Manager Monday: Stockbridge Partners
Stockbridge Partners has made a record investing in undervalued companies, and their performance has been something few have achieved.
Stockbridge Partners is unique in its own way. It’s a subsidiary of Berkshire Partners, which has been a leader in the Private Equity space since 1984. Back in 2007, when Berkshire Partners decided to open up a Hedge Fund, it seemed to be a wise decision. They entered the business with an aim to maximize their clients’ returns by investing in undervalued companies. The experience that Robert J. Small and his team bring is very core to this strategy. Small has been investing in Private Equity with Berkshire Partners since 1992, and the majority of the team has had experience working with Bain, Mckinsey and Co, and Goldman Sachs, indicating they understand the fundamentals of the business. Now that we know more about the team’s background and that their expertise is congruent with the philosophy of Stockbridge, let’s see what the data shows.
A Note on Our Data
As with all our Manager Mondays, everything mentioned in this post is sourced exclusively from public data, including the manager’s profile, simulated performance and all other analysis. The data used here omits the short side, non-equity securities, many non-US securities and all non-public information such as actual fund performance. Regardless, this data can be incredibly insightful if viewed with the right prism.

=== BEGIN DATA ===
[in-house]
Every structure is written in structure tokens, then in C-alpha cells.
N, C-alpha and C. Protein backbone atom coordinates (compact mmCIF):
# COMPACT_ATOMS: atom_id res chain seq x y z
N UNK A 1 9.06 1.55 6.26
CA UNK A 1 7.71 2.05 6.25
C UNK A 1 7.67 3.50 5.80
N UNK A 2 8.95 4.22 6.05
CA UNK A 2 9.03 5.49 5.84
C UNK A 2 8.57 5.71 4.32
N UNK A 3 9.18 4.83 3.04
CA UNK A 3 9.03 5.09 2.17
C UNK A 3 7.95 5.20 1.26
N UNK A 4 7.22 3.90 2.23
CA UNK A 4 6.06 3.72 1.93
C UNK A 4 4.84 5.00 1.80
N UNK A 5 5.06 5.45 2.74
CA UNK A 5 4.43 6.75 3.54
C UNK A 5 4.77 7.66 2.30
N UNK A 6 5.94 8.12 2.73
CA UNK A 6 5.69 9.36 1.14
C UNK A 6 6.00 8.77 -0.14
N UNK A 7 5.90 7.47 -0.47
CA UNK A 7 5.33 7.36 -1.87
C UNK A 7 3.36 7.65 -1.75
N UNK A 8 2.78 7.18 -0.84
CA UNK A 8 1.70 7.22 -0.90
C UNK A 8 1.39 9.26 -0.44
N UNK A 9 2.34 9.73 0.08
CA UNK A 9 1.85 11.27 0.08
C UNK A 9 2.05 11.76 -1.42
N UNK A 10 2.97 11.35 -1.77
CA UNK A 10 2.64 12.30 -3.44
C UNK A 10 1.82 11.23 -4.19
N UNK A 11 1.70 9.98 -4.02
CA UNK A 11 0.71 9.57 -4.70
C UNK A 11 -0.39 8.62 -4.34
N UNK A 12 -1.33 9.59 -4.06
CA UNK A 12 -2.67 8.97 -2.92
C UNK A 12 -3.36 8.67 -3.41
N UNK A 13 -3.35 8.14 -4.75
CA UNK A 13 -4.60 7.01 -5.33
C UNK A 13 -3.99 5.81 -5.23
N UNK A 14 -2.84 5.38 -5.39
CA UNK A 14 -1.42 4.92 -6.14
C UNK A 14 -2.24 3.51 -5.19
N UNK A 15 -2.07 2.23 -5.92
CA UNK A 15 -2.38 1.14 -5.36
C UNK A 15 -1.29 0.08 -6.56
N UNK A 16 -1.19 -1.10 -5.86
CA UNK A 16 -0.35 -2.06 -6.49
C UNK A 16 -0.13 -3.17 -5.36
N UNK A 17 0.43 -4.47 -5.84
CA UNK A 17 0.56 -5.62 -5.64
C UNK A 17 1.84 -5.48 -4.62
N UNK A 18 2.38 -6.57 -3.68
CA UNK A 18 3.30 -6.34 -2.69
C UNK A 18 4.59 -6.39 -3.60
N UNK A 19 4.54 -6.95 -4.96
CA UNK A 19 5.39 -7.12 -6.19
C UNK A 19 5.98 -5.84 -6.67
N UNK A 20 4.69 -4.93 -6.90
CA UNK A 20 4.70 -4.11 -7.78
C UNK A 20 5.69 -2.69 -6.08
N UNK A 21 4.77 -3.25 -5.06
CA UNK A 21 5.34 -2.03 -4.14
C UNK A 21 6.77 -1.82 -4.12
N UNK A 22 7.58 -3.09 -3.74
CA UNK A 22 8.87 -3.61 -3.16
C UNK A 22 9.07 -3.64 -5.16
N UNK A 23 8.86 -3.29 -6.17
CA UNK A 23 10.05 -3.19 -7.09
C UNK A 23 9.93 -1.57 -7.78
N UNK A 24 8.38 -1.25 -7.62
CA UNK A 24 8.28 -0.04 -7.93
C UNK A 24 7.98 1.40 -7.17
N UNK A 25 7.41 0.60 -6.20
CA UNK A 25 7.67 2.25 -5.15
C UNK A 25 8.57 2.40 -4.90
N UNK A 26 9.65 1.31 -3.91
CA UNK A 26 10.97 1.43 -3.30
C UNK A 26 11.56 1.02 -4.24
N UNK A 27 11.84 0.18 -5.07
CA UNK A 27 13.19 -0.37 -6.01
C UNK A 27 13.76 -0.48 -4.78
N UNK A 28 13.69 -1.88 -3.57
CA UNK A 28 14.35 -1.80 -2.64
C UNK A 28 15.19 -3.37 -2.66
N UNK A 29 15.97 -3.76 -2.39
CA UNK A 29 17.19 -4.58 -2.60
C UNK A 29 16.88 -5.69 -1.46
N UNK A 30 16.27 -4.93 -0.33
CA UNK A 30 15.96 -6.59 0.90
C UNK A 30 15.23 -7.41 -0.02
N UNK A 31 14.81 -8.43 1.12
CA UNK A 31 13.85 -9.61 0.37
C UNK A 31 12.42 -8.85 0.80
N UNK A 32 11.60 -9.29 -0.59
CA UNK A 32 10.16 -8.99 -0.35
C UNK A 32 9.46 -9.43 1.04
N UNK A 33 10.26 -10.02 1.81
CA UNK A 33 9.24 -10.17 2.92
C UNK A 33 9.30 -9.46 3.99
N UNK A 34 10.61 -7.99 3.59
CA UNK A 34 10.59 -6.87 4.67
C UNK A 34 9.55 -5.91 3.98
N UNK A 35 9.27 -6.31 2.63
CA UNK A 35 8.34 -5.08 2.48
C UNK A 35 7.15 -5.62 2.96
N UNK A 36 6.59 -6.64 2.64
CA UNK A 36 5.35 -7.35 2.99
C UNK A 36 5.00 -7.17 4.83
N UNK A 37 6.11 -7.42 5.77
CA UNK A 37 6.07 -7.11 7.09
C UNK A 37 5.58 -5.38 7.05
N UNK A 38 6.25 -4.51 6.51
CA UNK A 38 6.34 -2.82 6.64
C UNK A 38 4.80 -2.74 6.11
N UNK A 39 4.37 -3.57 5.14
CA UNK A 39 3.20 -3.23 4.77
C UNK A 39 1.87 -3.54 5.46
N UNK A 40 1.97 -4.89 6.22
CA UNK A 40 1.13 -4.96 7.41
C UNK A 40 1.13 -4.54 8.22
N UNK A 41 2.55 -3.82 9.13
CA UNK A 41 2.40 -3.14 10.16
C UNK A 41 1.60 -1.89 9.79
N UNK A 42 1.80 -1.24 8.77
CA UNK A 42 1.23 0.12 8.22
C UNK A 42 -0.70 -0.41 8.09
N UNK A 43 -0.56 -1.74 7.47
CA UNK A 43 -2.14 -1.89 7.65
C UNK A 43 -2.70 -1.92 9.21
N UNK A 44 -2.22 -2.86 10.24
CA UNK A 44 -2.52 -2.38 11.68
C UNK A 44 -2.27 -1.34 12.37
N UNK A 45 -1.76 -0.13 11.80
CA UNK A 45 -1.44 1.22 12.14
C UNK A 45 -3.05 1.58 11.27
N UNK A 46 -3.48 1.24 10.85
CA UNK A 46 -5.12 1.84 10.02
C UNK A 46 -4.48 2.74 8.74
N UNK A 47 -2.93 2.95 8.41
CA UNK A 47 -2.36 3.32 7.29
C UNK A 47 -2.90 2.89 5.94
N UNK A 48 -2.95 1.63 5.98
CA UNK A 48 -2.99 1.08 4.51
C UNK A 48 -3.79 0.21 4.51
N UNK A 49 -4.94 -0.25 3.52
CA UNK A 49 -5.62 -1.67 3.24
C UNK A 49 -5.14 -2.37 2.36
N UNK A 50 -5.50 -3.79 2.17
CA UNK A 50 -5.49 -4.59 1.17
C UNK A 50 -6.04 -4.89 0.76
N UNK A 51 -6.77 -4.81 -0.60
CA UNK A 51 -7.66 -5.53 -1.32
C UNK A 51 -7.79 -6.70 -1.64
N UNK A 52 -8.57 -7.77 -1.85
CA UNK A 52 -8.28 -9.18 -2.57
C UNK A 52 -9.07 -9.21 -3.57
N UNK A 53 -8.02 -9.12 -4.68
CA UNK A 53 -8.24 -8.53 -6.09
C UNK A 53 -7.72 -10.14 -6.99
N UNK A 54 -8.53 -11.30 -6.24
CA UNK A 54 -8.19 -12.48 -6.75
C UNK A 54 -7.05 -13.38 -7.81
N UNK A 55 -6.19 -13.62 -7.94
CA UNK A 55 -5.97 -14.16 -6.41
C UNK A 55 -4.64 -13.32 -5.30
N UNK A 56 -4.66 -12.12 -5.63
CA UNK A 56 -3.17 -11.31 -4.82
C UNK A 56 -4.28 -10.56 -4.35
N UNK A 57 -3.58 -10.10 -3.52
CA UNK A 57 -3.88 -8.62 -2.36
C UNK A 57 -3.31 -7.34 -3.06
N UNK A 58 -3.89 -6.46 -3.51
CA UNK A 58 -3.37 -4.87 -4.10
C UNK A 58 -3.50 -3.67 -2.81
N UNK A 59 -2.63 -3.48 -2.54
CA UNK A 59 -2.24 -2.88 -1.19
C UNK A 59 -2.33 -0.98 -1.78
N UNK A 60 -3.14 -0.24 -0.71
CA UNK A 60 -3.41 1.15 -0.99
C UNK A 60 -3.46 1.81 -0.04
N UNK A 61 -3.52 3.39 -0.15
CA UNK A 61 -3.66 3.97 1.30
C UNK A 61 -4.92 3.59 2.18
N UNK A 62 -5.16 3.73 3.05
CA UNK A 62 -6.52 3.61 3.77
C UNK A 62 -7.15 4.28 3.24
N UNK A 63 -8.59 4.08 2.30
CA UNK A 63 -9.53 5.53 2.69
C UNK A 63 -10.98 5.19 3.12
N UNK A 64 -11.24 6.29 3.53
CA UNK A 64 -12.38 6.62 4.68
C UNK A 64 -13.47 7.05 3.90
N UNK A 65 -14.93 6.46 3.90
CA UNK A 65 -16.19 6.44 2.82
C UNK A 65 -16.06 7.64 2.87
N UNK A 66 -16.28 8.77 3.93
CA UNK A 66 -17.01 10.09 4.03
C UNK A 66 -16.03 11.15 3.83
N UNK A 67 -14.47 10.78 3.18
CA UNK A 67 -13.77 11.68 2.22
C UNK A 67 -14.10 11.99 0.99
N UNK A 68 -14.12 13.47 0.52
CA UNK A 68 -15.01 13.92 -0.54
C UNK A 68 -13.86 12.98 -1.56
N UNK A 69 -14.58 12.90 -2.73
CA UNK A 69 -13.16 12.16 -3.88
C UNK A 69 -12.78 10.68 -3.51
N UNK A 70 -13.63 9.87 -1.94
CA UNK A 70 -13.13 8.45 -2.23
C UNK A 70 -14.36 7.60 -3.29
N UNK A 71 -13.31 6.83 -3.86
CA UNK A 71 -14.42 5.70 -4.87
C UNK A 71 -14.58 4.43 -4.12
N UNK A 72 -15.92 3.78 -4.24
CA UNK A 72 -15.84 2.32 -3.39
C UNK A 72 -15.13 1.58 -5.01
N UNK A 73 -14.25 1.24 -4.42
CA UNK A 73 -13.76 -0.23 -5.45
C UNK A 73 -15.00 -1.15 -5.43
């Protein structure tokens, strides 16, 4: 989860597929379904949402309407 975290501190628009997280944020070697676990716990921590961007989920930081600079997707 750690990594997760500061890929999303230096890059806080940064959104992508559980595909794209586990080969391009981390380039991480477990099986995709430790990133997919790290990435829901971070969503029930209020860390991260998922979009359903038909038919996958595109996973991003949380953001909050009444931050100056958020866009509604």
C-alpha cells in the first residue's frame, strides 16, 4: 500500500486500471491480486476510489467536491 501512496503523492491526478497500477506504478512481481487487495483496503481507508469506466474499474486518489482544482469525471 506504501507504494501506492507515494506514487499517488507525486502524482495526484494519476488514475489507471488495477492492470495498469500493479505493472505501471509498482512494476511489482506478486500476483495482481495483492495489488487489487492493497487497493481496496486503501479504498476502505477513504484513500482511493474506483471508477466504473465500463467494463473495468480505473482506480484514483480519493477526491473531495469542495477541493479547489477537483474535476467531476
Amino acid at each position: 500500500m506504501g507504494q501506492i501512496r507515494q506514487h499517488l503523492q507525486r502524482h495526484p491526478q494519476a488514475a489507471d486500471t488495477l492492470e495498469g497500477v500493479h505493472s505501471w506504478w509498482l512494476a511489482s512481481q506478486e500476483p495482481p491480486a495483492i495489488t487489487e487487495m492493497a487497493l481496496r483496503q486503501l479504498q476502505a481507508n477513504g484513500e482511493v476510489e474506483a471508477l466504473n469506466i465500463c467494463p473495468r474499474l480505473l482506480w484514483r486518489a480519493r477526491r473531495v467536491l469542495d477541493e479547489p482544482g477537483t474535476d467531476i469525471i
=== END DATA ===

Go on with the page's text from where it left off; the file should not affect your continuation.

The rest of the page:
Since the beginning of our data, Stockbridge’s simulated returns have outperformed S&P 500 TR and MSCI World NR by 18.9% and 43.7% respectively.
Stockbridge is primarily driven by investments in undervalued companies on the long side. This suggests a great deal of accuracy surrounding their public data. Partly due to strong performance, they have increased their Market Value from $178 Million to $1.7 Billion, peaking at a little over 2 Billion in July, 2015.
From our research on several thousand managers, we’ve discovered that it’s often difficult to produce this level of return when a manager significantly increases their value. As mentioned in our previous research posts, there are three levers that a manager can pull to compensate an increase in Market Value: 1) Investing in new ideas, 2) Do nothing and let the liquidity slide, 3) Move up the Market Cap spectrum.
While Stockbridge did not budge on first two, they did go significantly up the Market Cap spectrum over time, though that has declined a bit recently.
We can validate this increase by looking at the Market Cap exposures. It’s evident that Stockbridge has increased Large Cap exposure at the cost of Small-Cap and Mid-Cap buckets.
Market Cap Analysis
If this trend were to continue, it is likely that they might continue their move up the market cap spectrum. In order to understand what that means for a manager, we ran a market-cap attribution analysis to isolate skill from market forces.
All buckets have generated positive security selection Alpha except Small Cap names. An important thing to note here is that of the total 10,731 bps of Portfolio Contribution, roughly 80% has been generated from investing in the Market and choosing the right Market Cap buckets, whereas Security Selection Alpha accounted for remaining 20%. Furthermore, we can see that while Large and Mega have been positive contributors to Alpha, the largest Alpha (selection) contributor has been the Mid Caps. They’ve decreased Mid Cap allocation since 2010, but kept it stable since 2014.